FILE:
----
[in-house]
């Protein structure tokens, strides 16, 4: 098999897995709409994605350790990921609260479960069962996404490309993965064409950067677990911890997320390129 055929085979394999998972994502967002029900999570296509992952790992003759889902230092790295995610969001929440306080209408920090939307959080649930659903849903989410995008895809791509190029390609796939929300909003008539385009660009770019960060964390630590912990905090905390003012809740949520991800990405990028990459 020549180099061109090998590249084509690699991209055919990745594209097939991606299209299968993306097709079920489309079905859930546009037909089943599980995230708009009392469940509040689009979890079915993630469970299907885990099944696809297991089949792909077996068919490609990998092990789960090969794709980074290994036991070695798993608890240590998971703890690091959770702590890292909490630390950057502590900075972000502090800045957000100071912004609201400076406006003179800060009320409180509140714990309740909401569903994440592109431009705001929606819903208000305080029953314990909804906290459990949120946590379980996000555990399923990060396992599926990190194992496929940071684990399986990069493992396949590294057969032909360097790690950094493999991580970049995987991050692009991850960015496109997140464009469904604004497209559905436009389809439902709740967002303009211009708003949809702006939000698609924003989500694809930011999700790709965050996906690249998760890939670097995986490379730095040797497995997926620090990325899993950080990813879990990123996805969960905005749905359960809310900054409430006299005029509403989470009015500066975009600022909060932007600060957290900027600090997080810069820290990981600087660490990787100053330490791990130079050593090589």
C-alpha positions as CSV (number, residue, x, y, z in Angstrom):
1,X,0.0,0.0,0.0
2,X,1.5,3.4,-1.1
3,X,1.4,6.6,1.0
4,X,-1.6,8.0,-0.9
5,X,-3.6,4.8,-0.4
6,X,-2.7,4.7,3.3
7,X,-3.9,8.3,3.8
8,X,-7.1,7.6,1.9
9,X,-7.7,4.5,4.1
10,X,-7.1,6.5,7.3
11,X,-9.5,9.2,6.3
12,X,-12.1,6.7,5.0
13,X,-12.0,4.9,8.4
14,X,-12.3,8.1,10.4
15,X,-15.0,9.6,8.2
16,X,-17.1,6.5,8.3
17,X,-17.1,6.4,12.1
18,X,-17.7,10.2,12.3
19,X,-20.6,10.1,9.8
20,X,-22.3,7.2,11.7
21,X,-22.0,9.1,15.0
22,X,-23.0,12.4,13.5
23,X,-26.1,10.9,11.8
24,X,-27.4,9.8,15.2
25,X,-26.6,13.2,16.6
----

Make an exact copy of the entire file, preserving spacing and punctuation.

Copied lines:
[in-house]
């Protein structure tokens, strides 16, 4: 098999897995709409994605350790990921609260479960069962996404490309993965064409950067677990911890997320390129 055929085979394999998972994502967002029900999570296509992952790992003759889902230092790295995610969001929440306080209408920090939307959080649930659903849903989410995008895809791509190029390609796939929300909003008539385009660009770019960060964390630590912990905090905390003012809740949520991800990405990028990459 020549180099061109090998590249084509690699991209055919990745594209097939991606299209299968993306097709079920489309079905859930546009037909089943599980995230708009009392469940509040689009979890079915993630469970299907885990099944696809297991089949792909077996068919490609990998092990789960090969794709980074290994036991070695798993608890240590998971703890690091959770702590890292909490630390950057502590900075972000502090800045957000100071912004609201400076406006003179800060009320409180509140714990309740909401569903994440592109431009705001929606819903208000305080029953314990909804906290459990949120946590379980996000555990399923990060396992599926990190194992496929940071684990399986990069493992396949590294057969032909360097790690950094493999991580970049995987991050692009991850960015496109997140464009469904604004497209559905436009389809439902709740967002303009211009708003949809702006939000698609924003989500694809930011999700790709965050996906690249998760890939670097995986490379730095040797497995997926620090990325899993950080990813879990990123996805969960905005749905359960809310900054409430006299005029509403989470009015500066975009600022909060932007600060957290900027600090997080810069820290990981600087660490990787100053330490791990130079050593090589």
C-alpha positions as CSV (number, residue, x, y, z in Angstrom):
1,X,0.0,0.0,0.0
2,X,1.5,3.4,-1.1
3,X,1.4,6.6,1.0
4,X,-1.6,8.0,-0.9
5,X,-3.6,4.8,-0.4
6,X,-2.7,4.7,3.3
7,X,-3.9,8.3,3.8
8,X,-7.1,7.6,1.9
9,X,-7.7,4.5,4.1
10,X,-7.1,6.5,7.3
11,X,-9.5,9.2,6.3
12,X,-12.1,6.7,5.0
13,X,-12.0,4.9,8.4
14,X,-12.3,8.1,10.4
15,X,-15.0,9.6,8.2
16,X,-17.1,6.5,8.3
17,X,-17.1,6.4,12.1
18,X,-17.7,10.2,12.3
19,X,-20.6,10.1,9.8
20,X,-22.3,7.2,11.7
21,X,-22.0,9.1,15.0
22,X,-23.0,12.4,13.5
23,X,-26.1,10.9,11.8
24,X,-27.4,9.8,15.2
25,X,-26.6,13.2,16.6